1 1/2 pounds smoked ham hocks
1 onion, chopped
2 tablespoons butter
salt and pepper to taste

Wash the navy beans and run hot water through them until they are slightly whitened. Place beans into pot with hot water. Add ham hocks and simmer approximately three hours in a covered pot, stirring occasionally. Remove ham hocks and set aside to cool. Dice meat and return to soup. Lightly brown the onion in butter. Add to soup. Before serving, bring to a boil and season with salt and pepper. Serves 8.

You are correct, they like it with a lot of pork. /snrk

Comment: Re: surpising (Score 5, Interesting) 165

by Frobnicator (#47531905) Attached to: Amazon's Ambitious Bets Pile Up, and Its Losses Swell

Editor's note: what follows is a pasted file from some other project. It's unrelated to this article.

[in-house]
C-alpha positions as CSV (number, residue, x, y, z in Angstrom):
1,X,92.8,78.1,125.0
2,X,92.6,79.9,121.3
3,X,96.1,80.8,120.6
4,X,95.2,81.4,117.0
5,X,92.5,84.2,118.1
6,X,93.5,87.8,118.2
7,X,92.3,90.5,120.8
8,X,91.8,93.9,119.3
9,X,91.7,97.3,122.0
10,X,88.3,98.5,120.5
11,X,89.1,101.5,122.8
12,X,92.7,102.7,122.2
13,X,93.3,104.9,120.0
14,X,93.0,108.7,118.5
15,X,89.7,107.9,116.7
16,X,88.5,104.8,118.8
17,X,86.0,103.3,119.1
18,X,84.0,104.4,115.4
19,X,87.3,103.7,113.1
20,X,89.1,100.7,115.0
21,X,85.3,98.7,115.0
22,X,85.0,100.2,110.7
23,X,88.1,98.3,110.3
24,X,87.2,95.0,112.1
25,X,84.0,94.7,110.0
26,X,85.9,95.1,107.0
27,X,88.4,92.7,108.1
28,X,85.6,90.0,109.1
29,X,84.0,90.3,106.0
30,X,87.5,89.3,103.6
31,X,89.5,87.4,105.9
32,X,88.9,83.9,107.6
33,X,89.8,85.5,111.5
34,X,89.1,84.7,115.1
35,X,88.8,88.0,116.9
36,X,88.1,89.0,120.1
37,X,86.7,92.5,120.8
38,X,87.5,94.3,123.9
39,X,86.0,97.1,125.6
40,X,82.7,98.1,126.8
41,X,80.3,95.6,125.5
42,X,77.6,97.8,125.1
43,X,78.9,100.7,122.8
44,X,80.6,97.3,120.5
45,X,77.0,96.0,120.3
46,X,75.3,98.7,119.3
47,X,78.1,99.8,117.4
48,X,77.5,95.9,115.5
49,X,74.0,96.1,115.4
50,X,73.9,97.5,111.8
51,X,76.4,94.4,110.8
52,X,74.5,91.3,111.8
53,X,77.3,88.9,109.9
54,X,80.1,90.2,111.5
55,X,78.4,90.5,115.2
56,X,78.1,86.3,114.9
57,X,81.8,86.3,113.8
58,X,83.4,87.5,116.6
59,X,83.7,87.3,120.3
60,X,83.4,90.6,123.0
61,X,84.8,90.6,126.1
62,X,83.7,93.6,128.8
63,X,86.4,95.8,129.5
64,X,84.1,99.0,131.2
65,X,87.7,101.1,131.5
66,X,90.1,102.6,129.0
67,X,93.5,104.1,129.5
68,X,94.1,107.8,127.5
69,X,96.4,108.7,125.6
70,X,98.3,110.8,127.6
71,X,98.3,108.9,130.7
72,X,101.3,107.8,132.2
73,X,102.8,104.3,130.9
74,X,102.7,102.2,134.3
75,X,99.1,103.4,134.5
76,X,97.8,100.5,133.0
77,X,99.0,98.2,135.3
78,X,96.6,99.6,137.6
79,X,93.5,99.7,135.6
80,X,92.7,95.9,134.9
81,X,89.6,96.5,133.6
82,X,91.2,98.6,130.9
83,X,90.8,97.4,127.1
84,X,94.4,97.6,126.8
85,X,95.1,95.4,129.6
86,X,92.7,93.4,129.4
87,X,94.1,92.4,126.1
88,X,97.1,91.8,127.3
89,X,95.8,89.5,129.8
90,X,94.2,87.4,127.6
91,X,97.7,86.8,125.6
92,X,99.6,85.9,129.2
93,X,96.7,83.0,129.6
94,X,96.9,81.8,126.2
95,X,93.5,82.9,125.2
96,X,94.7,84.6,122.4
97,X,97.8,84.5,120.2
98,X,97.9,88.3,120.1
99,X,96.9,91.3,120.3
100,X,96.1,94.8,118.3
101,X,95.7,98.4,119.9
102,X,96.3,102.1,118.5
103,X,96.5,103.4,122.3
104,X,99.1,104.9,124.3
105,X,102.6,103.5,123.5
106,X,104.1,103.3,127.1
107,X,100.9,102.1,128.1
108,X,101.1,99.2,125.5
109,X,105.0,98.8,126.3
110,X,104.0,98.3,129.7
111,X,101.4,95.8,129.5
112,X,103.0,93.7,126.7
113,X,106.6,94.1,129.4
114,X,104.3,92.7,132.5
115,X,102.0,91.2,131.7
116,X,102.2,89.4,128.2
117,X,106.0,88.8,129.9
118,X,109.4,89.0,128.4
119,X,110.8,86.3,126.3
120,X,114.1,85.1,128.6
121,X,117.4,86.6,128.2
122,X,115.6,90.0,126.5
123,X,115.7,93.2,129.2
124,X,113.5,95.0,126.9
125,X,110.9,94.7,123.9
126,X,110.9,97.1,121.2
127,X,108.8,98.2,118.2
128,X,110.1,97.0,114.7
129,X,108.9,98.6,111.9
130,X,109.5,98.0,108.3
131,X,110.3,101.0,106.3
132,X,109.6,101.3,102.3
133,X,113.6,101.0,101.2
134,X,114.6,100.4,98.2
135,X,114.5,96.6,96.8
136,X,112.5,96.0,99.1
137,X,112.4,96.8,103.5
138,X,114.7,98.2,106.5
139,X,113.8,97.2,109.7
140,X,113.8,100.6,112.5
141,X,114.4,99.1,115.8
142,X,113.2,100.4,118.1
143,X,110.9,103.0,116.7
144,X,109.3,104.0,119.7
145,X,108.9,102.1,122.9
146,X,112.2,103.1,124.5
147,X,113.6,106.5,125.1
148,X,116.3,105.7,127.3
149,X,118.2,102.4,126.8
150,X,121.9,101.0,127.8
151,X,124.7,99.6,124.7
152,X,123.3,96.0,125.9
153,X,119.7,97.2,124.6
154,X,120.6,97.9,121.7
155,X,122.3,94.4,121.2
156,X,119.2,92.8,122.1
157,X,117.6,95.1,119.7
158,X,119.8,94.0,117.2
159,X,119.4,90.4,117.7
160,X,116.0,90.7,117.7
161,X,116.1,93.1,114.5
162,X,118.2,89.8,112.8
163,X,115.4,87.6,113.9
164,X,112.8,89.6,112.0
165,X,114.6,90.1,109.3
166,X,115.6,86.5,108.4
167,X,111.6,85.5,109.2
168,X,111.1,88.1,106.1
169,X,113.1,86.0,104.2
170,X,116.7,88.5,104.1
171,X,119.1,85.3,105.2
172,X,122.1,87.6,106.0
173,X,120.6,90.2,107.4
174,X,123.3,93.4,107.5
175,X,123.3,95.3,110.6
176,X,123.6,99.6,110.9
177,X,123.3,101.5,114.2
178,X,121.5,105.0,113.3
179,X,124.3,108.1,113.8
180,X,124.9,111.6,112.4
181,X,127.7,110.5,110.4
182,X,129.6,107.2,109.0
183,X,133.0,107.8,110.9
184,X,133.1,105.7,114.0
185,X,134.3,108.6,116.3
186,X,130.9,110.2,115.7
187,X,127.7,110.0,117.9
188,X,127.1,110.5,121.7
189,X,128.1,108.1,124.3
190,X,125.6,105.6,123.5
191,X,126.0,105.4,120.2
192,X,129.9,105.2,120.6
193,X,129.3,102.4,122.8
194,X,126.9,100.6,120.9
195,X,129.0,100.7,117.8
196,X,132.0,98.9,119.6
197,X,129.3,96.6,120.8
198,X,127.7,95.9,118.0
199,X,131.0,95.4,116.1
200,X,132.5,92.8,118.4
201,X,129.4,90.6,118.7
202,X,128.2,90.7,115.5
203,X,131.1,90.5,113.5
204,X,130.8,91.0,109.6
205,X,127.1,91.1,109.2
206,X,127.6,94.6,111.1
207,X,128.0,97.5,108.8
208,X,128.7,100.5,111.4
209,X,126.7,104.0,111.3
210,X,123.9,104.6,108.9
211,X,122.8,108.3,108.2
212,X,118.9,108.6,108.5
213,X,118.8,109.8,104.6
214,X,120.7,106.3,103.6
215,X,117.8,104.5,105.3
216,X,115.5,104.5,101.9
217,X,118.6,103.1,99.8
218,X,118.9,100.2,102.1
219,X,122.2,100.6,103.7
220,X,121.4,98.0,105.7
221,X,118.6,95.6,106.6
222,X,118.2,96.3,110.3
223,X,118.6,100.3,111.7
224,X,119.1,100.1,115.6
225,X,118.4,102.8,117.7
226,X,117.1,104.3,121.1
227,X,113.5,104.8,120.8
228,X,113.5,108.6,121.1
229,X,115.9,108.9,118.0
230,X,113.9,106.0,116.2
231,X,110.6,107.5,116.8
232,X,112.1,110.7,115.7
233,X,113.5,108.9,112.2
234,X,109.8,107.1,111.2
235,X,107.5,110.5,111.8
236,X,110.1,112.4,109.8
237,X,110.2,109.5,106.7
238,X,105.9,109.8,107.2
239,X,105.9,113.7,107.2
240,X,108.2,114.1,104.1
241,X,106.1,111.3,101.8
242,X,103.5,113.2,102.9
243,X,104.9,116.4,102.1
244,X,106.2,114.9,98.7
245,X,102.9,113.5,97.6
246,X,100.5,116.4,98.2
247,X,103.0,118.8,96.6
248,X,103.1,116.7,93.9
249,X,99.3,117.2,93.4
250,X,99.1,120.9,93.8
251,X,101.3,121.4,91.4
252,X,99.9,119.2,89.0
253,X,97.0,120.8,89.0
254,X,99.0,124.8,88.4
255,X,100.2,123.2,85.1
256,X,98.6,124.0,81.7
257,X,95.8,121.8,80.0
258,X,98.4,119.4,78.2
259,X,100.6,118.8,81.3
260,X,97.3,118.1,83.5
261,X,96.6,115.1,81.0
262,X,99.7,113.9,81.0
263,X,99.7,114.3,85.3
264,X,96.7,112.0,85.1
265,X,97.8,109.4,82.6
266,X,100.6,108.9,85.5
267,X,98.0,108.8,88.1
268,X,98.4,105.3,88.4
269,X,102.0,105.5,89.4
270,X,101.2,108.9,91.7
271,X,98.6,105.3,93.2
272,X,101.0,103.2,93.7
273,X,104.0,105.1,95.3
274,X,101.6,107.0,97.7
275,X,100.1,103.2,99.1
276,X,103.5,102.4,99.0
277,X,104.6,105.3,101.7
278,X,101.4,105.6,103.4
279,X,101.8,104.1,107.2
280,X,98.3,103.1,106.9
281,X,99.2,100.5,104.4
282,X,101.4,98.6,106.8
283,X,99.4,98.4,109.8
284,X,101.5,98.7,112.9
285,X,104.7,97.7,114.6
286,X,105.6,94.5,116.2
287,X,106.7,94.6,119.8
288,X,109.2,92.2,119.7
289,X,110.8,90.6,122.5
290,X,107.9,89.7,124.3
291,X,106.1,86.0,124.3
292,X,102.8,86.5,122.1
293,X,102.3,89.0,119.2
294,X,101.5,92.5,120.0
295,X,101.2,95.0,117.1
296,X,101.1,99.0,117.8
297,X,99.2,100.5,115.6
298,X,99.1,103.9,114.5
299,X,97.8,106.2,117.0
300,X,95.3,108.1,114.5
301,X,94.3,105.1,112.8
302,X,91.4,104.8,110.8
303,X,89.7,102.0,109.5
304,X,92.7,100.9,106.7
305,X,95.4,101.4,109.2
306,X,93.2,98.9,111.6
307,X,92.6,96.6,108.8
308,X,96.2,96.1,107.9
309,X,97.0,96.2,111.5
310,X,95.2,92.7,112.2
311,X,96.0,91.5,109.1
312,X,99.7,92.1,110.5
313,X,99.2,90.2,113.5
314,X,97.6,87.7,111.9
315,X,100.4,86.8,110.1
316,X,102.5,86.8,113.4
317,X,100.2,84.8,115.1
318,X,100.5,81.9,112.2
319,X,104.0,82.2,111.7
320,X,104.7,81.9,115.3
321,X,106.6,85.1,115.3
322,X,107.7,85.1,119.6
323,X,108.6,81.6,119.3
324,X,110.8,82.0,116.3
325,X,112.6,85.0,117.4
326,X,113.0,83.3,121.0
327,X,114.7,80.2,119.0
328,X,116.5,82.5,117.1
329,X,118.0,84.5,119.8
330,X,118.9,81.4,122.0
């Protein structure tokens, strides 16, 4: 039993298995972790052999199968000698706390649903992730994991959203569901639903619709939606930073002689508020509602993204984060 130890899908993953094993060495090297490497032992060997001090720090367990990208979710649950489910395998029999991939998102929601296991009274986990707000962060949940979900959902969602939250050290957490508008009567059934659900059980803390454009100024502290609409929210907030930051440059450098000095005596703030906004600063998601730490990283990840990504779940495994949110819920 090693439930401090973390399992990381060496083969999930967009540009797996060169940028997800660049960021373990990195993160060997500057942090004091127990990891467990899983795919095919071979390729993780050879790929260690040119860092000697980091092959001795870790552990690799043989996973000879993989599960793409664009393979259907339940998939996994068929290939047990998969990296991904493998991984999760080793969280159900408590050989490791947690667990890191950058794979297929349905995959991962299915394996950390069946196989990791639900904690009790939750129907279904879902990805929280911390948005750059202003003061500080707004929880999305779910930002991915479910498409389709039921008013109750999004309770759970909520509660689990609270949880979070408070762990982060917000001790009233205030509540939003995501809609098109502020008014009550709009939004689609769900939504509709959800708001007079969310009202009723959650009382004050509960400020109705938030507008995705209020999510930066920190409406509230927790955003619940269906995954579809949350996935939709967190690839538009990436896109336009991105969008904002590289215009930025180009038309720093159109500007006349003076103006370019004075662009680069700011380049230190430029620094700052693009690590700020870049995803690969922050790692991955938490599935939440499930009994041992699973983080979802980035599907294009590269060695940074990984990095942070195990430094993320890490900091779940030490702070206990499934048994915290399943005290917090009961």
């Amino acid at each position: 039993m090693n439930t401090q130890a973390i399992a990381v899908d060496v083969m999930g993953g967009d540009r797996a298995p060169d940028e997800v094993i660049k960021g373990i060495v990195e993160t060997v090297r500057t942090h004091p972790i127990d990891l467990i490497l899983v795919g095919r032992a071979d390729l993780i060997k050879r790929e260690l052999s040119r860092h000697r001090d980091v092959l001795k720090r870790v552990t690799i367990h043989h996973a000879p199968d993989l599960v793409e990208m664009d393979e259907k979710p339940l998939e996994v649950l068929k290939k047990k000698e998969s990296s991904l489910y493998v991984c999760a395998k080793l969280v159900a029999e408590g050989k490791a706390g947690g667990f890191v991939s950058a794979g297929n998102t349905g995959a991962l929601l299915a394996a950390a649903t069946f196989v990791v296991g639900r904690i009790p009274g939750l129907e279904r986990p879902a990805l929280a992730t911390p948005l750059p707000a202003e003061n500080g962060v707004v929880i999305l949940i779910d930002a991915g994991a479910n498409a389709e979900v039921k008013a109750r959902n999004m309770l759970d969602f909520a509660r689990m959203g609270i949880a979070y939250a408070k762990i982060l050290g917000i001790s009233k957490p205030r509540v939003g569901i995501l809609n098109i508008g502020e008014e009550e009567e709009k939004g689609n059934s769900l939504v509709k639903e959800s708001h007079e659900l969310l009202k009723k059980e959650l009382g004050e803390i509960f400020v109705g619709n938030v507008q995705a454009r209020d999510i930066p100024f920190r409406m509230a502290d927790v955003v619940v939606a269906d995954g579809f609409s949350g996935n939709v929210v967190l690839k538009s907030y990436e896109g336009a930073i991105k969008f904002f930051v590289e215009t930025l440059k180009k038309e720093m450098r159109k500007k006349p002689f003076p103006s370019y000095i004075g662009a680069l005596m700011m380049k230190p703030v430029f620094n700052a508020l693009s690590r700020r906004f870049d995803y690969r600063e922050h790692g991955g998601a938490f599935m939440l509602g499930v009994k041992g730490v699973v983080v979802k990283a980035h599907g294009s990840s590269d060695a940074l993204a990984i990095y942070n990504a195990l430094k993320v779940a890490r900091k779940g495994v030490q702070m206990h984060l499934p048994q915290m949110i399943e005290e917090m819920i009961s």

How long do long term investors have to wait for consistent profitability?

Math time... $126M loss / $19B revenue = 0.66%, less than one percent loss for a quarter. The company is worth about $140B, so the quarter's drop is less than a tenth of a percent, meaning absorbing a the loss is a tiny decrease in a large bucket. In contrast, the skittish investors yesterday cost the company about $12B compared to the $126M business loss. The skittish investors who cause huge overnight drops like this create opportunities.

We're not talking about a company that is hemorrhaging money. It isn't a company plagued by mismanagement. It is a company that since their first day built a track record of tinkering with models. That is all Amazon has ever done. They have the resources to continue operating when they discover unprofitable ones. It takes money to make money, and many tests and changes cost time and money. Yes, some investors refuse to see the long term and demand a profit every single quarter. Other investors see this as an opportunity to buy or to hold.